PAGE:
Japan Geoscience Union Meeting 2015

Presentation information


Symbol A (Atmospheric and Hydrospheric Sciences) » A-CG Complex & General

[A-CG31] Science in the Arctic Region

Tue. May 26, 2015 6:15 PM - 7:30 PM Convention Hall (2F)

Convener:*Nozomu Takeuchi(Chiba University), Tetsuya Hiyama(Hydrospheric Atmospheric Research Center, Nagoya University), Toru Hirawake(Faculty of Fisheries Sciences, Hokkaido University), Hiroshi Tanaka(Center for Computational Sciences, University of Tsukuba), Satonori Nozawa(Solar-Terrestrial Environment Laboratory)

6:15 PM - 7:30 PM

[ACG31-P04] Simulating soil carbon dynamics in Alaskan terrestrial ecosystems

*Xin WANG1, Masayuki YOKOZAWA2, Hazuki ARAKIDA3, Kensuke MORI4, Takesi ISE5, Miyuki KONNDOU6, Masao UCHIDA6, Keiji KUSHIDA7, Motomu TODA1 (1.Hiroshima University, 2.Shizuoka University, 3.Riken, 4.University of Calgary, 5.Kyoto University, 6.National institute for Environment Studies, 7.Nihon University)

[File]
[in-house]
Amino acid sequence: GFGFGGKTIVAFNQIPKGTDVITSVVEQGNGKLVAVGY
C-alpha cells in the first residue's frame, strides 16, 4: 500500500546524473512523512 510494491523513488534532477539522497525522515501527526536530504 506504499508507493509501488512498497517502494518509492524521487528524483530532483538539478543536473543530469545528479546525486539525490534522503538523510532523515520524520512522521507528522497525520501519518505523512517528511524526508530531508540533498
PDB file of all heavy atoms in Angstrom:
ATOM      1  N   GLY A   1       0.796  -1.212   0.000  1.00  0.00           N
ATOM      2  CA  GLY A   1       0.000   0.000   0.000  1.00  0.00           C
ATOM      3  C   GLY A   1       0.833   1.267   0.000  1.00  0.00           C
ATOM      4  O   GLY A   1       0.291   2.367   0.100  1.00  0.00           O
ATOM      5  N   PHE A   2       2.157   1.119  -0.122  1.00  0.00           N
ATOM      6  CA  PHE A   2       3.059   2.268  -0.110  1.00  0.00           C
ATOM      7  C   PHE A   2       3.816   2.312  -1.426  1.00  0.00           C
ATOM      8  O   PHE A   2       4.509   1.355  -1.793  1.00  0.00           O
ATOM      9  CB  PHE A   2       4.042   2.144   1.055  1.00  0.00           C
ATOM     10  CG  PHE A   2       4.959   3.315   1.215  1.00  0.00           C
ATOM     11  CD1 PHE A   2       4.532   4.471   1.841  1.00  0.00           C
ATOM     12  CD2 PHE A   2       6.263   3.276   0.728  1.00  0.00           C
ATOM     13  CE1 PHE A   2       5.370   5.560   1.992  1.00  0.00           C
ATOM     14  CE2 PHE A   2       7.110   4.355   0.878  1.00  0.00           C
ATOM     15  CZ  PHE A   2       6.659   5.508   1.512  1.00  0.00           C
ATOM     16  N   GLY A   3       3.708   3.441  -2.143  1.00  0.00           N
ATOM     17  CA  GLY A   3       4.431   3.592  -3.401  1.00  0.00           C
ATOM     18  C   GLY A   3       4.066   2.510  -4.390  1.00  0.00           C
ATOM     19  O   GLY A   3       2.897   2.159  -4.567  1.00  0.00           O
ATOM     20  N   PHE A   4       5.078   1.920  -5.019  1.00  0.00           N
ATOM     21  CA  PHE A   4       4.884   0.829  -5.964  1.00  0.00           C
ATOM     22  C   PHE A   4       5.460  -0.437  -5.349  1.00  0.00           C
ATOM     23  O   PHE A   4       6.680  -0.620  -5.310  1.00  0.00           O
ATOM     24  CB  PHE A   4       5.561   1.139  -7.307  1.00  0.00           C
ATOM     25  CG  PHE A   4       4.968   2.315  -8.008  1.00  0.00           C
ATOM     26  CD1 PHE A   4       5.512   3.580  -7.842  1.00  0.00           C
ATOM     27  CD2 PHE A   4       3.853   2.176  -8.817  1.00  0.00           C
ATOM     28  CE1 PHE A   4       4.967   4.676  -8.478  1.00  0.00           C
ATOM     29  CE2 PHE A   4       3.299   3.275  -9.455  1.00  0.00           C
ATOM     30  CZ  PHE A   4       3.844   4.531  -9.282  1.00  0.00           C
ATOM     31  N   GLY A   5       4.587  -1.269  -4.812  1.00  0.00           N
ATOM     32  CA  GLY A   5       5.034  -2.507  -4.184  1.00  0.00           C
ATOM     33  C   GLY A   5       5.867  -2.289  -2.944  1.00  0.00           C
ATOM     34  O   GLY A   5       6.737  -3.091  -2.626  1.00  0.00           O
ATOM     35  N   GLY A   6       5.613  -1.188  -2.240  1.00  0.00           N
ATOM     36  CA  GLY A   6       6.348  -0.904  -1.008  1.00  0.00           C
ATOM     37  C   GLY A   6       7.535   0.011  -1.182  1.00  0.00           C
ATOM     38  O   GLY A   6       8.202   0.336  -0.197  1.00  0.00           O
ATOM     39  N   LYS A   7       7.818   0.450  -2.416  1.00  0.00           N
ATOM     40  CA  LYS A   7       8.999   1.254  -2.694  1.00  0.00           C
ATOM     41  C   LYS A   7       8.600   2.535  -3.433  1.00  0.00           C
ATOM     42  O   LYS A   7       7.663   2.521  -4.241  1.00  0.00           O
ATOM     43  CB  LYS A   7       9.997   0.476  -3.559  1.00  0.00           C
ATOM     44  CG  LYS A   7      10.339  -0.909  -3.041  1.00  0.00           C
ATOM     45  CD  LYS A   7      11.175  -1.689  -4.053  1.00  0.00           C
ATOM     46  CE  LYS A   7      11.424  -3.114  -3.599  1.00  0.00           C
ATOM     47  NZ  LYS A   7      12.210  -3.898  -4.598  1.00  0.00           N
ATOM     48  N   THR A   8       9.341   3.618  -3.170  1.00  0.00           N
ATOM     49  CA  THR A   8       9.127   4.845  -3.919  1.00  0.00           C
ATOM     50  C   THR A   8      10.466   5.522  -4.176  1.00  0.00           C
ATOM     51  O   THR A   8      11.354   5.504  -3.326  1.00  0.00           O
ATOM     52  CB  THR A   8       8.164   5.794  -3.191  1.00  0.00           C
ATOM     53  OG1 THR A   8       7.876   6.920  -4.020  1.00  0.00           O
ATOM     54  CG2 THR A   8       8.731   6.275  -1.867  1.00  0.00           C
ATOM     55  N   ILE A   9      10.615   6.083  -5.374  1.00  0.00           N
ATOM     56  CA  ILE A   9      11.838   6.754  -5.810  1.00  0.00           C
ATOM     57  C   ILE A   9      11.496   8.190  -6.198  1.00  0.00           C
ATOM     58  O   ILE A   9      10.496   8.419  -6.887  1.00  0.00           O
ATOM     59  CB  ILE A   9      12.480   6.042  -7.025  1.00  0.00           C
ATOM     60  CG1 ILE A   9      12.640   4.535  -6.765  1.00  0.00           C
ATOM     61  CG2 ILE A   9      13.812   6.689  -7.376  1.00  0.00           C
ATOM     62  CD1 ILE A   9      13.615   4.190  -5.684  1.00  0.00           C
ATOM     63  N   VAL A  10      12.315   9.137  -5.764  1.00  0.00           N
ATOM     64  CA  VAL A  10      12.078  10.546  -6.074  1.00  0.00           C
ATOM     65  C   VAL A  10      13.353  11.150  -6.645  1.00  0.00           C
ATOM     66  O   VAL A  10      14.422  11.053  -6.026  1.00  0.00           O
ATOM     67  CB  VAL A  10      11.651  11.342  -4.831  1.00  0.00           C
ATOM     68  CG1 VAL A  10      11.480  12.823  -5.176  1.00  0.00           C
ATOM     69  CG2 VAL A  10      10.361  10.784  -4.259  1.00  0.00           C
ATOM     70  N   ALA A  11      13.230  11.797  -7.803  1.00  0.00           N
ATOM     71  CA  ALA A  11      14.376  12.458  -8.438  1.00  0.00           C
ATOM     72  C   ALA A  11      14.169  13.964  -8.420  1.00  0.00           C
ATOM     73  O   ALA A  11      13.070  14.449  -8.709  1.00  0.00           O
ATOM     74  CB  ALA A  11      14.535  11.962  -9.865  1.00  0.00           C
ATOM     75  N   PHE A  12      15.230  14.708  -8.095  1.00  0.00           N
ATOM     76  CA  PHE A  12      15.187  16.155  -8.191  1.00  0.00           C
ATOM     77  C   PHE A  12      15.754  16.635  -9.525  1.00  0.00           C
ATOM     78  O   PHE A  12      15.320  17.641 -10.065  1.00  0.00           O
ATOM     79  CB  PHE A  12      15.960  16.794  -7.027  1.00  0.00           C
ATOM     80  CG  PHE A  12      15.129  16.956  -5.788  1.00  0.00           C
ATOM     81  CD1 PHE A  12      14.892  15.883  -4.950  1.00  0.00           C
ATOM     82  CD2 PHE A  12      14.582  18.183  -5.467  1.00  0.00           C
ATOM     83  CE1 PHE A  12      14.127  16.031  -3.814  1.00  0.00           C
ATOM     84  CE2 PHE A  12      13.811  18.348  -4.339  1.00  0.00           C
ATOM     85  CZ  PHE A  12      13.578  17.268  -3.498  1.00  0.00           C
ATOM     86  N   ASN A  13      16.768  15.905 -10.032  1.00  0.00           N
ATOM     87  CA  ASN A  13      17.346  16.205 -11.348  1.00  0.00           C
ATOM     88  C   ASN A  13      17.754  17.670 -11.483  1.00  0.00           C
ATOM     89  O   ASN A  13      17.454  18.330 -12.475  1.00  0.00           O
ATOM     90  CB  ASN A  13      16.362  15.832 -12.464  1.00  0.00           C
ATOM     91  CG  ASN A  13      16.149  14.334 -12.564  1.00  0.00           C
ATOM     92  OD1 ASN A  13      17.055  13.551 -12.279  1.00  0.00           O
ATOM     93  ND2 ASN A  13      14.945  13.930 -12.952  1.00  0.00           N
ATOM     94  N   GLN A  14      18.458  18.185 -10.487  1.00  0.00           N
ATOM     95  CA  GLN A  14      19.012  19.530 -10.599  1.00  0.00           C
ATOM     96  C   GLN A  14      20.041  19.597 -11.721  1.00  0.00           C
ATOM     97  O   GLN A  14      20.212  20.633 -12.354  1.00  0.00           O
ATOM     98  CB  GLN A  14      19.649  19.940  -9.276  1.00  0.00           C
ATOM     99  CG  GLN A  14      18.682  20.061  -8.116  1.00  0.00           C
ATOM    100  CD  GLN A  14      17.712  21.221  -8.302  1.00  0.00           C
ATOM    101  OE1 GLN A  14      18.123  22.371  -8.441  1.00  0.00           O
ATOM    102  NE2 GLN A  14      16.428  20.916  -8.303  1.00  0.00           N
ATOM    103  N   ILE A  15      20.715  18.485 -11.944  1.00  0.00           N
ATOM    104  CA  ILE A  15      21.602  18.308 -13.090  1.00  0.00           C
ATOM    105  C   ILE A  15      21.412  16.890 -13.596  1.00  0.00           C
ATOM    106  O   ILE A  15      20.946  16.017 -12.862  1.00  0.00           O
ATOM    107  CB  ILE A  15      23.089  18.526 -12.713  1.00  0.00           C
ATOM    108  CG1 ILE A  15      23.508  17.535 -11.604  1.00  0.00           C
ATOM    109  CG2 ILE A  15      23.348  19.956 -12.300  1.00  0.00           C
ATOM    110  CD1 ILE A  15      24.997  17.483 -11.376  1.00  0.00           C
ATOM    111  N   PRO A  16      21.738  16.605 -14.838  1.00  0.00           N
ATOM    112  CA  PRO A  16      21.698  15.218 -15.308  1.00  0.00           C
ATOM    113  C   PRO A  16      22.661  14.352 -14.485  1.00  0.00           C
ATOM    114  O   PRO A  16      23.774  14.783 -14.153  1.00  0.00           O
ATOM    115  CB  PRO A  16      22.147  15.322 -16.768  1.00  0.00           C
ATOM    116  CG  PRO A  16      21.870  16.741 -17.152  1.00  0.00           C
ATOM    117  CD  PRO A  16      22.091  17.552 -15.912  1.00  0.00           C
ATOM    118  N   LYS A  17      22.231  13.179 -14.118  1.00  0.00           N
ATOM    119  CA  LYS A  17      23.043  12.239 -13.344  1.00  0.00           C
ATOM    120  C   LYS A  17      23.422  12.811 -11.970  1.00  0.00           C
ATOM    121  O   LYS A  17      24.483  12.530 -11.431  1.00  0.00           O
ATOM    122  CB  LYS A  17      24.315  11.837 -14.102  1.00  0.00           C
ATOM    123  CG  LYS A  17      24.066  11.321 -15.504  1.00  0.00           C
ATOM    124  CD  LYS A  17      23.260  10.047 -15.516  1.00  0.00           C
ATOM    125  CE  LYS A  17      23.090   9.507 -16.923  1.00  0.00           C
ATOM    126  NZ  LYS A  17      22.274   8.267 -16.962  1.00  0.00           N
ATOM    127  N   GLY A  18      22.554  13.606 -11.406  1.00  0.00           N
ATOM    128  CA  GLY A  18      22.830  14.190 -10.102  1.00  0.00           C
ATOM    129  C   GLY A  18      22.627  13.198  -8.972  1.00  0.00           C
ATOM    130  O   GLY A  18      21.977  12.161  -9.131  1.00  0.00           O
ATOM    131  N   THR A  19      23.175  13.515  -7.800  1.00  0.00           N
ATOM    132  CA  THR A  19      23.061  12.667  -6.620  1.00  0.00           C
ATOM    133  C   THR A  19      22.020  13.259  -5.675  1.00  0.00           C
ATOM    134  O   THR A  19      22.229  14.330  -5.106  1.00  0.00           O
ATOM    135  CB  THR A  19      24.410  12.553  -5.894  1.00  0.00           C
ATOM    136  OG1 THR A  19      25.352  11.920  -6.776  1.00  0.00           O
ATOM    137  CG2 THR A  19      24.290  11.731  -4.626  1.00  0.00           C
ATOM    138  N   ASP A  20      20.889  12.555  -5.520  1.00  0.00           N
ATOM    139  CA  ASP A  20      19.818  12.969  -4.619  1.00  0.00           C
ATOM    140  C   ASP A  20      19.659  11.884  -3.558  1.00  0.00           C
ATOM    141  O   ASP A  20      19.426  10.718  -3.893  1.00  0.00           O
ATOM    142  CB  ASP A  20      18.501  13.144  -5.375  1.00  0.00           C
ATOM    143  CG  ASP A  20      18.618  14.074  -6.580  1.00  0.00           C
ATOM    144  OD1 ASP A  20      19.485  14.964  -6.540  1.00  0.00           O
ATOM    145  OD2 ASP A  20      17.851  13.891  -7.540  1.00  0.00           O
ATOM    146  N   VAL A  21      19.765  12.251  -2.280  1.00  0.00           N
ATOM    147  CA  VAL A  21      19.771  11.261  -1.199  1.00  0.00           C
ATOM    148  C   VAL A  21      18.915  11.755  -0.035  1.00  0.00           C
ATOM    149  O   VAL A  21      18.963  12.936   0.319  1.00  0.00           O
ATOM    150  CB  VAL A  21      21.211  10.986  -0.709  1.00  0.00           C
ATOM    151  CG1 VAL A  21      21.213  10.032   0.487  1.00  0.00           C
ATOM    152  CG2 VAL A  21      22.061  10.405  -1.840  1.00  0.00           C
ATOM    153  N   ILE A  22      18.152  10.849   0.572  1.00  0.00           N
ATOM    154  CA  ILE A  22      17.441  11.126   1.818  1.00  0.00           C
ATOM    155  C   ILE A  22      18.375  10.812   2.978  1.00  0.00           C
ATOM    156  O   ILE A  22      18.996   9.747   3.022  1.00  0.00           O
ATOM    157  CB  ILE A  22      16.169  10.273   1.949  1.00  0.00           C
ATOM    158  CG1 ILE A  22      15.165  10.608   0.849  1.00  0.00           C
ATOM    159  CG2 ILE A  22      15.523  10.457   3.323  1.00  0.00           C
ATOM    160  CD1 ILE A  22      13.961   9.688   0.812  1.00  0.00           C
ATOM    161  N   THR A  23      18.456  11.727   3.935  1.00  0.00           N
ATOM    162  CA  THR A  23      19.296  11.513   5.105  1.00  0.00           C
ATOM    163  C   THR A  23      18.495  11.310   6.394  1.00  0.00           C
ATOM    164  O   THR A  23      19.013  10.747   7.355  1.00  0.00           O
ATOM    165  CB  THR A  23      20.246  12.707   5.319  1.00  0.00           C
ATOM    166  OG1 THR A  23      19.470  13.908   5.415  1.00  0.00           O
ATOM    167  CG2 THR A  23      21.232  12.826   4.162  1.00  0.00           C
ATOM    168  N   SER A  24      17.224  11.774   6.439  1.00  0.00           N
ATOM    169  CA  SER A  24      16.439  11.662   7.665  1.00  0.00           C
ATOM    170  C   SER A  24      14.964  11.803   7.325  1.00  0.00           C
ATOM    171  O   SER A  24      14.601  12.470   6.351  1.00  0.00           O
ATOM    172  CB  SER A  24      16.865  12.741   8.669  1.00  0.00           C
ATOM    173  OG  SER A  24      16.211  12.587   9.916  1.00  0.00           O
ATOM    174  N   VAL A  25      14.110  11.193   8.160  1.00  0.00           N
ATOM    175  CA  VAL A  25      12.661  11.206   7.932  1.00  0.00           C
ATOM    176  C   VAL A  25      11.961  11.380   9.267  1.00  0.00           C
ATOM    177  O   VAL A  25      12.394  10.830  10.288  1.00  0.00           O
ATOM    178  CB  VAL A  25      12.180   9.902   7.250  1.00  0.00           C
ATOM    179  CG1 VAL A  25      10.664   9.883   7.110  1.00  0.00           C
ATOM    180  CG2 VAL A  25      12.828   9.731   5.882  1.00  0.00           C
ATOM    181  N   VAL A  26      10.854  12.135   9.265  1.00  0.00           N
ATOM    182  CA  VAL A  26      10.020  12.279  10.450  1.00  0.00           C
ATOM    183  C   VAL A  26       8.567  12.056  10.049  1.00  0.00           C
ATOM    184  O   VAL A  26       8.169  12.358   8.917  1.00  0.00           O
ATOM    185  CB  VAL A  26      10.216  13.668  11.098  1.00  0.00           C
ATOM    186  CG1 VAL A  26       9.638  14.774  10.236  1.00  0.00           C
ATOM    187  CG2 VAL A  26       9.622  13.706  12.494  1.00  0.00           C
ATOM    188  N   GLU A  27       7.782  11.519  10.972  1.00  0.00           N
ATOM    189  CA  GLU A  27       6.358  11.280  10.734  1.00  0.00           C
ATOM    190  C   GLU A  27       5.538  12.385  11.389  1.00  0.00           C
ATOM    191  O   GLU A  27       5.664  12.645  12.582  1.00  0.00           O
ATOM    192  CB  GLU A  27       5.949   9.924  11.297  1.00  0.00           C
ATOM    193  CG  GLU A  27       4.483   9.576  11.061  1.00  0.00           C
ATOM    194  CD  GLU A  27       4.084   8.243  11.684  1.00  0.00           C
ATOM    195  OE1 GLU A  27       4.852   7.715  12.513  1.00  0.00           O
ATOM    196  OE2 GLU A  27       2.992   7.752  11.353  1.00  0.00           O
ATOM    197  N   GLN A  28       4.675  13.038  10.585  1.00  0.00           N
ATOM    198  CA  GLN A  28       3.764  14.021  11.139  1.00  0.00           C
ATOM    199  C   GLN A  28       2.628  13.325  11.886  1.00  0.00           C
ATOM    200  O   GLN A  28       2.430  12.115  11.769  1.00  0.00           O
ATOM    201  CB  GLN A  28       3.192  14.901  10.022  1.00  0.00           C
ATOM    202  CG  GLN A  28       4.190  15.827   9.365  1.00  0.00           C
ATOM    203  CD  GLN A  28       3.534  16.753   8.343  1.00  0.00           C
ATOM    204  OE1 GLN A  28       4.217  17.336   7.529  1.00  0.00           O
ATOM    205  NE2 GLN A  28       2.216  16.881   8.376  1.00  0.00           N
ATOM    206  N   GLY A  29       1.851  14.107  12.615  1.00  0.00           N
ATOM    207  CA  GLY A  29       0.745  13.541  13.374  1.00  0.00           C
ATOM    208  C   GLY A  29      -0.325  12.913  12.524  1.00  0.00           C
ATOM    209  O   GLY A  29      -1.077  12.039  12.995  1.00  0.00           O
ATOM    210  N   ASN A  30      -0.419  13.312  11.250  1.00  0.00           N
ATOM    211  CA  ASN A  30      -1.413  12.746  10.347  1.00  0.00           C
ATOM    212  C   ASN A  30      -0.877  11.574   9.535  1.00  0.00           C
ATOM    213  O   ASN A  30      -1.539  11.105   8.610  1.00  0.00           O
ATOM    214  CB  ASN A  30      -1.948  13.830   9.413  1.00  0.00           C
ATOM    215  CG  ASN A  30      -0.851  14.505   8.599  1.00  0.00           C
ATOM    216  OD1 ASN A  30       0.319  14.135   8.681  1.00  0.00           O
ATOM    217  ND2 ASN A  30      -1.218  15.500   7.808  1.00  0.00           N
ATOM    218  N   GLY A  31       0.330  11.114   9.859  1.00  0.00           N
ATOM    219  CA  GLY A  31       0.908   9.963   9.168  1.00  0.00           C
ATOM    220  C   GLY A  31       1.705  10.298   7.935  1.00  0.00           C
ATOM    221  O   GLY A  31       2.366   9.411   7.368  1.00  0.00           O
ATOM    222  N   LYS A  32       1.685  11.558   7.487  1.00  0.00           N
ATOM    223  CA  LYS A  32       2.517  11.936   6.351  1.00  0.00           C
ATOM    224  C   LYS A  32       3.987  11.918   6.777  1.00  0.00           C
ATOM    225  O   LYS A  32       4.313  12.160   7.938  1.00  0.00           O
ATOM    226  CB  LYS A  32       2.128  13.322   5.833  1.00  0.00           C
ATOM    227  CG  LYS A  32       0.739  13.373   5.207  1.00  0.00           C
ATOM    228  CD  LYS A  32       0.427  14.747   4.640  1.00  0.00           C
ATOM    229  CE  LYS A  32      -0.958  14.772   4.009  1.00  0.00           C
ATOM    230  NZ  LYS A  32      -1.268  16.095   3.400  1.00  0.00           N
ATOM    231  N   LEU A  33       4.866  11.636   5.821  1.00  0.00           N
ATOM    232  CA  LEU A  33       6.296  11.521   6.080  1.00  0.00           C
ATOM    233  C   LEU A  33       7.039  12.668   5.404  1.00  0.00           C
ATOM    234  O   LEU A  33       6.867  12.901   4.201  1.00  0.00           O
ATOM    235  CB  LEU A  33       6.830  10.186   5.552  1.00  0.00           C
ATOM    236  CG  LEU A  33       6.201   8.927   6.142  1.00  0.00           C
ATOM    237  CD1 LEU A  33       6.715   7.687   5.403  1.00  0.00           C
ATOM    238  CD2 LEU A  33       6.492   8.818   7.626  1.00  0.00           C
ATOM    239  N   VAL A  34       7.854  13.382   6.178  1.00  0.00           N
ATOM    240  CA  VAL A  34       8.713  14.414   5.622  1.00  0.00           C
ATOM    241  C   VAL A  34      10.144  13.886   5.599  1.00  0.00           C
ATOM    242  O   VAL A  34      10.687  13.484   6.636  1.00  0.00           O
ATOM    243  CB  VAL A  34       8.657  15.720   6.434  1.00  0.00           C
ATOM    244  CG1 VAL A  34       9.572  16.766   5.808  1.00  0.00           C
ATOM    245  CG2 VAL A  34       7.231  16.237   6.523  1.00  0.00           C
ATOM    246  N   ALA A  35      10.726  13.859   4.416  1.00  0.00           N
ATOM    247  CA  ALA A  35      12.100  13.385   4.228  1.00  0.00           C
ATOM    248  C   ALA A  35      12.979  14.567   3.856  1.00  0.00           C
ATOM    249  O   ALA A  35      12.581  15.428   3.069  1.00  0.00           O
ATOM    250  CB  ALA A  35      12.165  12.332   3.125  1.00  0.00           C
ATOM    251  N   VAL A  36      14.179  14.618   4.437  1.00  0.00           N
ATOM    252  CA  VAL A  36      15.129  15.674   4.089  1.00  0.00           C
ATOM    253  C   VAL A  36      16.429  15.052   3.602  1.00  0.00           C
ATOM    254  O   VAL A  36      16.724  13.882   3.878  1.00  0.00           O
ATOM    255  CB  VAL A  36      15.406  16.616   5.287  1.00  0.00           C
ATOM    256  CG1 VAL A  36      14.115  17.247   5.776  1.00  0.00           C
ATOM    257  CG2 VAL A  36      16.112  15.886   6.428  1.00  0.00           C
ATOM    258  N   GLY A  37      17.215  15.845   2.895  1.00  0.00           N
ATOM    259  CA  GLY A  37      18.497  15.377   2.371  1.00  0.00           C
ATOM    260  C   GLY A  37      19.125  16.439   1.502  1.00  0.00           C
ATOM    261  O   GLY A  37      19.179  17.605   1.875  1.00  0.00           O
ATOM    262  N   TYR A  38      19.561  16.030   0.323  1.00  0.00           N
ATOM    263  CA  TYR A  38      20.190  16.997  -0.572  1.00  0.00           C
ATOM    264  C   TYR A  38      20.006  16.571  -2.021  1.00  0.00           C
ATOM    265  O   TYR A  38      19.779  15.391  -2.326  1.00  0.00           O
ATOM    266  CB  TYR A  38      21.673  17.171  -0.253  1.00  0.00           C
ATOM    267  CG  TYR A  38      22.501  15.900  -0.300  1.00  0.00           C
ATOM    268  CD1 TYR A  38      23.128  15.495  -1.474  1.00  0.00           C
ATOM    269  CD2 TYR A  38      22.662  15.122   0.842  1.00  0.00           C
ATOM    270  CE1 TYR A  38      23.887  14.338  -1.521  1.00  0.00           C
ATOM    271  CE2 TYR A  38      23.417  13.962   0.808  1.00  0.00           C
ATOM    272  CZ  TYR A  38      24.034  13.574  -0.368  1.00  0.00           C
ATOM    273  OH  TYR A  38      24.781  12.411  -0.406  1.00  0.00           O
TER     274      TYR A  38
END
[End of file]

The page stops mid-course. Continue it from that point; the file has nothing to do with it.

A large amount of soil organic carbon (SOC) is stored in high-latitude boreal permafrost regions, accounting for twice as much as is in the atmosphere at present. In those regions, climate warming has often caused disturbances that may accelerate the rate of permafrost thaw and change SOC dynamics in both organic and mineral soils. In this study, we used a soil carbon dynamics model named Physical and Biogeochemical Soil Dynamics Model to examine how climate-induced disturbances could change SOC pools in the boreal forest and tundra terrestrial ecosystems in Alaska, especially focusing on the effect of fire disturbances on the permafrost soil layers. The results showed that the fire disturbance would reduce SOC stores substantially associated with the fire-induced thawing of permafrost. It is suggested that the vulnerability of the SOC stocks in the boreal region as affected by future warming is closely linked to the sensitivity of permafrost to wildfire disturbance.